paru" in the sense of "published": is there any difference
in meaning?

November 25, 1992

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Study the evolution of the fixed expression "puce a`
l'oreille": how is it used over the centuries and what is
its syntactic distribution?

Compare the role of "vin" and "champagne" in Maupassant and
Zola. What are the connotations of these words, and what
role do they have in the text?

Construct a thematic field for Flaubert's "Un coeur simple";
does this field appear in other works?

Finally, perhaps the most ambitious exercise of the
course consists in finding the source of unidentified quota-
tions of varying length, called "enigmatexts". Students are
asked to find the exact edition that the quotation was taken
from, using whatever means possible. ARTFL is one particu-
larly effective tool for this exercise, but not the only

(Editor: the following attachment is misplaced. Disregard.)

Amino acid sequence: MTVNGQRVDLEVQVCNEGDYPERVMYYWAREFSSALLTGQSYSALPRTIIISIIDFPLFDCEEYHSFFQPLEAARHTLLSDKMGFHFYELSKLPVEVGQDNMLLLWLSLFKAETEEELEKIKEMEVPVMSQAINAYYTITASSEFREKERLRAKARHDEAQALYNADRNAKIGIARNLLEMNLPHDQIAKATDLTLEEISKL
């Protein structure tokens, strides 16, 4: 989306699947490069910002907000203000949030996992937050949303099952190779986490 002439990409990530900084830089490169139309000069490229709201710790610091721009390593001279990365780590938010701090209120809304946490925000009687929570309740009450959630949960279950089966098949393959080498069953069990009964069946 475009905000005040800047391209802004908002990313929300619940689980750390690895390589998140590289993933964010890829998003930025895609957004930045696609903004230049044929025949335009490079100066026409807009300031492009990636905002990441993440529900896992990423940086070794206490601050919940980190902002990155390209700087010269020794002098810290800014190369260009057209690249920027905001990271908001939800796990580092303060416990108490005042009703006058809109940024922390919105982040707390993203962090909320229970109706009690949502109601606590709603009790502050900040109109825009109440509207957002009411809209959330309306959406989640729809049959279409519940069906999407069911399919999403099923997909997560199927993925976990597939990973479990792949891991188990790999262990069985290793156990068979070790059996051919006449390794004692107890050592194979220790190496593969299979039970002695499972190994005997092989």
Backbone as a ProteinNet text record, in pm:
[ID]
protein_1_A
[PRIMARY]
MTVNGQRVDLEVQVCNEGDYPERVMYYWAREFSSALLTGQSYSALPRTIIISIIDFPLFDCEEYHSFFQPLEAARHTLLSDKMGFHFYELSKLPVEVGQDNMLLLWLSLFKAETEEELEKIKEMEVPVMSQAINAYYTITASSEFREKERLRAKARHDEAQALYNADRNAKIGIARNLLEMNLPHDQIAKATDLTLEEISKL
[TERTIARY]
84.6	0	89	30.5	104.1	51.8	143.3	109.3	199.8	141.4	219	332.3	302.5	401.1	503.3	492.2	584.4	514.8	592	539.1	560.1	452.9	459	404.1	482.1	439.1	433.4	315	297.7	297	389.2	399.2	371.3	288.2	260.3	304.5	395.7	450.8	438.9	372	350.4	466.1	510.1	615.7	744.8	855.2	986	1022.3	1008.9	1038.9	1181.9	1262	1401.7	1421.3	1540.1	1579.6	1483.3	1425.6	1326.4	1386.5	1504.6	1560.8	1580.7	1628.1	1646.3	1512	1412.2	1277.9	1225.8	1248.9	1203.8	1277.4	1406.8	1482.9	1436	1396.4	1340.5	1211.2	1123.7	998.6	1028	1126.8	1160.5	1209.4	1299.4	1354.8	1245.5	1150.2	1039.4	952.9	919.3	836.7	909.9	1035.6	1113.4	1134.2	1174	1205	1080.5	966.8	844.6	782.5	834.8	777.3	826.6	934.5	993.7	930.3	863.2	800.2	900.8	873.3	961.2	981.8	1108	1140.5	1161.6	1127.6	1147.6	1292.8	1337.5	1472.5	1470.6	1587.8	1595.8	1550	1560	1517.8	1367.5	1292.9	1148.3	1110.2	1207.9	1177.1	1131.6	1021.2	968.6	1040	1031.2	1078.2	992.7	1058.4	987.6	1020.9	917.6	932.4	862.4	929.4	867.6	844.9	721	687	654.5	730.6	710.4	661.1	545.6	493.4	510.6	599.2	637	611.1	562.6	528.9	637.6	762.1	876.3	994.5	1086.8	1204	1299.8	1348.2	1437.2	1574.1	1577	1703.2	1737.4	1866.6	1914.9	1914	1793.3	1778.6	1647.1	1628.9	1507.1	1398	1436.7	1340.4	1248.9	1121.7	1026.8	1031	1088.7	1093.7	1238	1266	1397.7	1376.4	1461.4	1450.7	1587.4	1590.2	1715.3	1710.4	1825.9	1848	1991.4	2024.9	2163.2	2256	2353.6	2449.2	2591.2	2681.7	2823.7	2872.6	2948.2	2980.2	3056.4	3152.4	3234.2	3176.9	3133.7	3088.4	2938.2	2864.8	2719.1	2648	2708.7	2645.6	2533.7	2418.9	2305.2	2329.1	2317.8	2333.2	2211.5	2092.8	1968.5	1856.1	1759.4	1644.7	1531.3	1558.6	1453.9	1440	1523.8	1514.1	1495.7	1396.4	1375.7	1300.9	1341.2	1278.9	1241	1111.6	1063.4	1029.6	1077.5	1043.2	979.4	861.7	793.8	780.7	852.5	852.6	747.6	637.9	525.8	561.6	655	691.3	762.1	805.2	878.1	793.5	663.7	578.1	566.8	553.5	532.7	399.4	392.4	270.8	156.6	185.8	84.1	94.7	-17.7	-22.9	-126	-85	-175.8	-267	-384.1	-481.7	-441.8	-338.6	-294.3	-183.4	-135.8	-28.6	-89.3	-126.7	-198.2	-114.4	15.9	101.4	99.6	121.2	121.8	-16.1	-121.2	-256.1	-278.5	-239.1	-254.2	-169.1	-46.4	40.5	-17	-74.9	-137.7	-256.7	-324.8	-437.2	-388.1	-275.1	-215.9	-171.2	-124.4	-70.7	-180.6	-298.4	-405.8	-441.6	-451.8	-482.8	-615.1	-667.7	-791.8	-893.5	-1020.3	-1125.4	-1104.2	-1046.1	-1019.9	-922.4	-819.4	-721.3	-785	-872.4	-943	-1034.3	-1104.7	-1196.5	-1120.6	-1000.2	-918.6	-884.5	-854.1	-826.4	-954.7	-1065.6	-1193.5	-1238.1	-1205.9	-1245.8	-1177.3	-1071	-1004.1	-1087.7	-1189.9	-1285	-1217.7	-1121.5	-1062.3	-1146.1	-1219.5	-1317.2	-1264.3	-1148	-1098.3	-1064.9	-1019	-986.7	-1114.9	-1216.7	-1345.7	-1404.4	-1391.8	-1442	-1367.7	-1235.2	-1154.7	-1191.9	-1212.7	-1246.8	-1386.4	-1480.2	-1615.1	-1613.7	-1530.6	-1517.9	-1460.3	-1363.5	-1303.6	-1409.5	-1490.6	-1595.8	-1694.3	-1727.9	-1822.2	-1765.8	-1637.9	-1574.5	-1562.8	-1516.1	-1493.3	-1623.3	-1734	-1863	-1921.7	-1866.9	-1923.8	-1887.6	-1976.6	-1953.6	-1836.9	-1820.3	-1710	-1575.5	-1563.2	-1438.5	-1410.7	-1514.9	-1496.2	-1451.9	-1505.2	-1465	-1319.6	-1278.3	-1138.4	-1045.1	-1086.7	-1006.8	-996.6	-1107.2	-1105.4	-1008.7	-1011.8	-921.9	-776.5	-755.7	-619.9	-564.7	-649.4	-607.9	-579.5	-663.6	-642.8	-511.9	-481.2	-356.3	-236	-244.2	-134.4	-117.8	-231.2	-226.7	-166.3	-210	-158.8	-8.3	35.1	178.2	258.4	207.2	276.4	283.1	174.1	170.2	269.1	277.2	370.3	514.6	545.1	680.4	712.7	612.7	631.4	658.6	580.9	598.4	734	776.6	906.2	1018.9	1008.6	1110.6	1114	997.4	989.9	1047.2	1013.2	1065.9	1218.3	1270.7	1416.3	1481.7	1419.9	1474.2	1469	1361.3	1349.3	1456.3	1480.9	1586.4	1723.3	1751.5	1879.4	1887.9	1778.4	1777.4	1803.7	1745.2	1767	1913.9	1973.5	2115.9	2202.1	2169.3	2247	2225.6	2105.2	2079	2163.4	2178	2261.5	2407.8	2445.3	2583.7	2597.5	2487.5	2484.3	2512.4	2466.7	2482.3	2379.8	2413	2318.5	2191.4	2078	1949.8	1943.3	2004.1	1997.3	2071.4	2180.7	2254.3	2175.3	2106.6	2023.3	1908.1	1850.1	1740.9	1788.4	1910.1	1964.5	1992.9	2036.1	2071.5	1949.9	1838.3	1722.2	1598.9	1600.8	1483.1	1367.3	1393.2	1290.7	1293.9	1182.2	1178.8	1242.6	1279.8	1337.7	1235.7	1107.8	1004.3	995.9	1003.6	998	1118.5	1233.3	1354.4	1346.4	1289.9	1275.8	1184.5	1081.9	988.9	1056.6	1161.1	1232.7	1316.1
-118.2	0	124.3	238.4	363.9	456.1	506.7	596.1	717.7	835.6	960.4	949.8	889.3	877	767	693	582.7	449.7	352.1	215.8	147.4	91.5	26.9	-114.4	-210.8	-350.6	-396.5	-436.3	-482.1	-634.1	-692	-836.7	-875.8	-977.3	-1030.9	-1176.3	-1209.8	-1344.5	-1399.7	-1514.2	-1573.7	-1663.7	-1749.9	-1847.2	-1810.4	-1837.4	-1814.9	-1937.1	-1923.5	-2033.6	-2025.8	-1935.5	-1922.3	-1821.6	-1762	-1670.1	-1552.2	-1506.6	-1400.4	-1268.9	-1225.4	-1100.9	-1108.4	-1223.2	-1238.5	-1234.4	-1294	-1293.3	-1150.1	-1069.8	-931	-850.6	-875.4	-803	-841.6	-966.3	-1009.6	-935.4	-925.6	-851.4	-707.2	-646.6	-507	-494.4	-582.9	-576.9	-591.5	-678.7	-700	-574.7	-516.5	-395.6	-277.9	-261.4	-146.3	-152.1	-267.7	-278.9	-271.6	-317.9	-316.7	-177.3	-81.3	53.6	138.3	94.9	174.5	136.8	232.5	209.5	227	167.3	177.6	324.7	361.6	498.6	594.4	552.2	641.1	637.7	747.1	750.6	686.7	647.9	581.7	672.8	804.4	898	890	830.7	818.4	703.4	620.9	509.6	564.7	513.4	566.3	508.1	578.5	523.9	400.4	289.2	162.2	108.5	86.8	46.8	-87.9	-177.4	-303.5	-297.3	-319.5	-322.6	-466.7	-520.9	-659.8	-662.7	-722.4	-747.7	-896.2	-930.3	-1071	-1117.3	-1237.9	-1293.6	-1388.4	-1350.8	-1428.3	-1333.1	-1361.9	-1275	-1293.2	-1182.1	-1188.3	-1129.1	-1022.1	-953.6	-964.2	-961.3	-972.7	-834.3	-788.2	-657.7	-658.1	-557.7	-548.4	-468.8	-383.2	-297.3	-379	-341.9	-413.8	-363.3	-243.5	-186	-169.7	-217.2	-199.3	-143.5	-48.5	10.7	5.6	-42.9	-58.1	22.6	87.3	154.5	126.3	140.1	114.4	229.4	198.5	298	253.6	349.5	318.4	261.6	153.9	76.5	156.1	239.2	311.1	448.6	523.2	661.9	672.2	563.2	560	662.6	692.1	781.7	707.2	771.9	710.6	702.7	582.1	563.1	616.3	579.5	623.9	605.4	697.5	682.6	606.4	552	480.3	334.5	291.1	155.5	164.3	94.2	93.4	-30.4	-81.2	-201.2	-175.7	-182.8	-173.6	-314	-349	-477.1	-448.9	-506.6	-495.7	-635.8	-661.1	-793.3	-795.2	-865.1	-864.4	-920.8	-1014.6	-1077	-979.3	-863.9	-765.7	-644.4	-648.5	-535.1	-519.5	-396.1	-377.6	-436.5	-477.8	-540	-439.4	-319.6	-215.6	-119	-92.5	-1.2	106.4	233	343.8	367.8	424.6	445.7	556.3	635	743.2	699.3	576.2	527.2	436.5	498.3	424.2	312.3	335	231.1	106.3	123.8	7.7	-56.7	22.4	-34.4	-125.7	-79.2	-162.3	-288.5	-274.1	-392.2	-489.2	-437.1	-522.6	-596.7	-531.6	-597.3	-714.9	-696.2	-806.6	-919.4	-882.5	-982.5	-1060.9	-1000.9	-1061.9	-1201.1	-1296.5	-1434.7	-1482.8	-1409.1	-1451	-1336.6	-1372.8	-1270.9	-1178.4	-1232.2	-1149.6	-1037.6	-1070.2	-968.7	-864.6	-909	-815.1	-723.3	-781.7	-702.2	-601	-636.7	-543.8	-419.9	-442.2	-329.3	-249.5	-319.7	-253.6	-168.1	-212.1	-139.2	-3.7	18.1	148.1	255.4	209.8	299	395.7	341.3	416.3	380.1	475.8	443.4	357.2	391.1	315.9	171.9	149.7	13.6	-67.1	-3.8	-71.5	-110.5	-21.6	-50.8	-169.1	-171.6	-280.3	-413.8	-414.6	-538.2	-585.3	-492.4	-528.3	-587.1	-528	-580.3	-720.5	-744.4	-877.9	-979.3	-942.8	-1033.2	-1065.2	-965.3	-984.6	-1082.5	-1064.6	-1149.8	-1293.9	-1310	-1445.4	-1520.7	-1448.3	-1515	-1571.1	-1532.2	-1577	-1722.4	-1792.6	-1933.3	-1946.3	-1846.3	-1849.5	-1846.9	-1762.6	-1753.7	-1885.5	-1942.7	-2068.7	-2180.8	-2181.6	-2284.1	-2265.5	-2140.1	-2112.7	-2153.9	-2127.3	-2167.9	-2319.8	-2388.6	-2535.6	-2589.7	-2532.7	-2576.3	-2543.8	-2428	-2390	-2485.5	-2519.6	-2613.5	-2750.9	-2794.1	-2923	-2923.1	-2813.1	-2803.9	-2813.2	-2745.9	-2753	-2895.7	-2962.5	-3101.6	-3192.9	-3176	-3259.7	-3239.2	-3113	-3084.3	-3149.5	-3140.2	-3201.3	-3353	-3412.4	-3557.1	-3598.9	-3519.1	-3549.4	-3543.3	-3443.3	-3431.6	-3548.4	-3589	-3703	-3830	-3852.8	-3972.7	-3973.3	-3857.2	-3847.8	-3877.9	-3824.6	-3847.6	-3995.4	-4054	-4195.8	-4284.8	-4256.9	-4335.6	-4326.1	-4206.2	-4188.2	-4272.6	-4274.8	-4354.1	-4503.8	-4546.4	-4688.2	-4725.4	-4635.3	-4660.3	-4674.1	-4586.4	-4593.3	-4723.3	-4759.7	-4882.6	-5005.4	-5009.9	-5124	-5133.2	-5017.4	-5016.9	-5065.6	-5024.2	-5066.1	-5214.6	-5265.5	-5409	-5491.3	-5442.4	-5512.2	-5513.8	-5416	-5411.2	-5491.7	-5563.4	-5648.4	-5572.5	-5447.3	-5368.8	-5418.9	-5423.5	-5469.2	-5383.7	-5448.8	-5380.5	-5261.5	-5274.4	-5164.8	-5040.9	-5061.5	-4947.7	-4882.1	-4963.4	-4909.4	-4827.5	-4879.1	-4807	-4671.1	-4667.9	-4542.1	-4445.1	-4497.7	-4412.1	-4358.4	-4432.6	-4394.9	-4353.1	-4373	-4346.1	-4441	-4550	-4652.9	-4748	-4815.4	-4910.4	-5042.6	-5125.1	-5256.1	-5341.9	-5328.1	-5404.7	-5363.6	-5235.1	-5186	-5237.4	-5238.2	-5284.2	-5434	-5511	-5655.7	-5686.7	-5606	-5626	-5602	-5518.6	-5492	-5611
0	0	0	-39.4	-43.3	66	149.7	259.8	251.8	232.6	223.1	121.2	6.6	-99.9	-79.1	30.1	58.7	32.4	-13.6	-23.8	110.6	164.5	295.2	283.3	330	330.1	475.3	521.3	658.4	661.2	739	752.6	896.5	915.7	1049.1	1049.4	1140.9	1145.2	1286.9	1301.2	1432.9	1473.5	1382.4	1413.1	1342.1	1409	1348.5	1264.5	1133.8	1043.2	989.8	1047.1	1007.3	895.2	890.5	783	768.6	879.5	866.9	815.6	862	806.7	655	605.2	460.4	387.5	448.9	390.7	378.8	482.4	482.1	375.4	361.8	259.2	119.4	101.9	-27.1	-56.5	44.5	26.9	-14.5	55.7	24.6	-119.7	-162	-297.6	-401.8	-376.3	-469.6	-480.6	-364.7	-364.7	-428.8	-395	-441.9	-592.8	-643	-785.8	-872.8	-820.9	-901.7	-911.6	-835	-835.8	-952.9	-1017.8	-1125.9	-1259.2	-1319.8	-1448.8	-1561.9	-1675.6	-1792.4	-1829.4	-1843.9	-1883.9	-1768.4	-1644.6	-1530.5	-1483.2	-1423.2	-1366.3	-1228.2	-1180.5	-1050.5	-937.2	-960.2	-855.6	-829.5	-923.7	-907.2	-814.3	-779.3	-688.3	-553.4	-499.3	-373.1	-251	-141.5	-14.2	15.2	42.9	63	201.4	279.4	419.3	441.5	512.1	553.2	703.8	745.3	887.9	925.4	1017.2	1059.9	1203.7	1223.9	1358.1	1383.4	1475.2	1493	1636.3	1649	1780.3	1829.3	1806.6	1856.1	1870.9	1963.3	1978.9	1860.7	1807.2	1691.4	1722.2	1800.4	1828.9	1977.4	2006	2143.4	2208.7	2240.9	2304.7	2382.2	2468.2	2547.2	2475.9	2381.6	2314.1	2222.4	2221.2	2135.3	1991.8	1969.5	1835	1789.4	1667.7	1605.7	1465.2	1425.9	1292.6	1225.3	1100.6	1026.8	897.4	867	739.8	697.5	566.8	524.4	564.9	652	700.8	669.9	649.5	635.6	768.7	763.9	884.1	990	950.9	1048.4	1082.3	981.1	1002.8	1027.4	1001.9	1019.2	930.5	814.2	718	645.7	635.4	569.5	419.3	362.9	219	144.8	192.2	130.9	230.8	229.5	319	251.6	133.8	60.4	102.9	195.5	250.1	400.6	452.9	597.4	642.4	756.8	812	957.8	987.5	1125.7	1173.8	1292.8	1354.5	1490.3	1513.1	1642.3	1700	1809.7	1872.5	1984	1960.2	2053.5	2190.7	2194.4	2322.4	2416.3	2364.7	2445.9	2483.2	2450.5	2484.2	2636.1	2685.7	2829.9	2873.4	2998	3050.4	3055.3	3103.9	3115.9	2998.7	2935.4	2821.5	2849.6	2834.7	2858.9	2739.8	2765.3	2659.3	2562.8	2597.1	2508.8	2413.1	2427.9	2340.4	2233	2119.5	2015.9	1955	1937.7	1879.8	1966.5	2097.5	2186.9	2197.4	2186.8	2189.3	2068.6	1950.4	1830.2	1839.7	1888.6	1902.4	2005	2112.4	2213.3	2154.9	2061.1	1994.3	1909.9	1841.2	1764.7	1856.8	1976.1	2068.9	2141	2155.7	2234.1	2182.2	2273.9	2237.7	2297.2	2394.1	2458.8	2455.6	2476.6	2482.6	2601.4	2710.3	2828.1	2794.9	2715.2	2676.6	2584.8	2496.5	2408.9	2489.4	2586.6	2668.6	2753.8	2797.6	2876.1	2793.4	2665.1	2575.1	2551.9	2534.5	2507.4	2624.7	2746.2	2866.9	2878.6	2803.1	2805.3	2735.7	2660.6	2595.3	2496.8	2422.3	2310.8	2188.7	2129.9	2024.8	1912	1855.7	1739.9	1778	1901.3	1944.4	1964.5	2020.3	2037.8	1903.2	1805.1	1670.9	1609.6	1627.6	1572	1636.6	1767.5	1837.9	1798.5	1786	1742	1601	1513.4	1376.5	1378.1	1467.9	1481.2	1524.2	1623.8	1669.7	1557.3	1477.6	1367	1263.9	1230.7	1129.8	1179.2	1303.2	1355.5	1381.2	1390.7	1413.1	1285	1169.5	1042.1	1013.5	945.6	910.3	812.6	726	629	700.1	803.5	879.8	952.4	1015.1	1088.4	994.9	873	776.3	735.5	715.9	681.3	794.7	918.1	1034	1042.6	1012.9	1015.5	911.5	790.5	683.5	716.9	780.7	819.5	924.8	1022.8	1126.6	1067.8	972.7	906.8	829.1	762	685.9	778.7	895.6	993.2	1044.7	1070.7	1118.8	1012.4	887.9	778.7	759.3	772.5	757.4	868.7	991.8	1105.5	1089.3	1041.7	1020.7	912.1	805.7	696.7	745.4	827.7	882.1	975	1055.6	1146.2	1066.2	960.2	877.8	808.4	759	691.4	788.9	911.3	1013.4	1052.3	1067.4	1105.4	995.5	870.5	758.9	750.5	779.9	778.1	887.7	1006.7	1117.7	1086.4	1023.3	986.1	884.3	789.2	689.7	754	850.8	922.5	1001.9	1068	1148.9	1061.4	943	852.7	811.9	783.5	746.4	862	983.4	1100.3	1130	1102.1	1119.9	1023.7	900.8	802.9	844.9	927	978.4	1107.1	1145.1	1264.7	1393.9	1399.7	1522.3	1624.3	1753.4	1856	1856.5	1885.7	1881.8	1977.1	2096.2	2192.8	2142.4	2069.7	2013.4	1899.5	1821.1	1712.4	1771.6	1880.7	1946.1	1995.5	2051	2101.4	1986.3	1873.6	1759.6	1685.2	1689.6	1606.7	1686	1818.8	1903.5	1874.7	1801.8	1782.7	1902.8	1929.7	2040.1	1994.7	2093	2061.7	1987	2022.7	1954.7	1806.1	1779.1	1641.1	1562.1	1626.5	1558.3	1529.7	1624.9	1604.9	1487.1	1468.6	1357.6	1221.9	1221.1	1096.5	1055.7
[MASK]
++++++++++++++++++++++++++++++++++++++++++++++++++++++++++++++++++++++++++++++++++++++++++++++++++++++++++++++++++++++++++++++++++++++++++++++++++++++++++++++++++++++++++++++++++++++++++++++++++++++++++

one, and it is often instructive to compare the different
approaches to the problem. For example, faced with the unti-
tled passage "Par la fene^tre losangique d'une gui^rite de
gardien, je suivais le chapeau panama dans les alle'es du
Luxembourg", one student judiciously looked in the _TLF_
under "losangique" and found that passage as an attestation.
Finding this double path to the text served as an excellent
illustration of the circulation of information between
reference texts and primary sources: such explorations
reveal the dictionary-like dimension of textual databases,
and the textual dimension of the dictionary.

Some enigmatexts cannot be found with ARTFL, either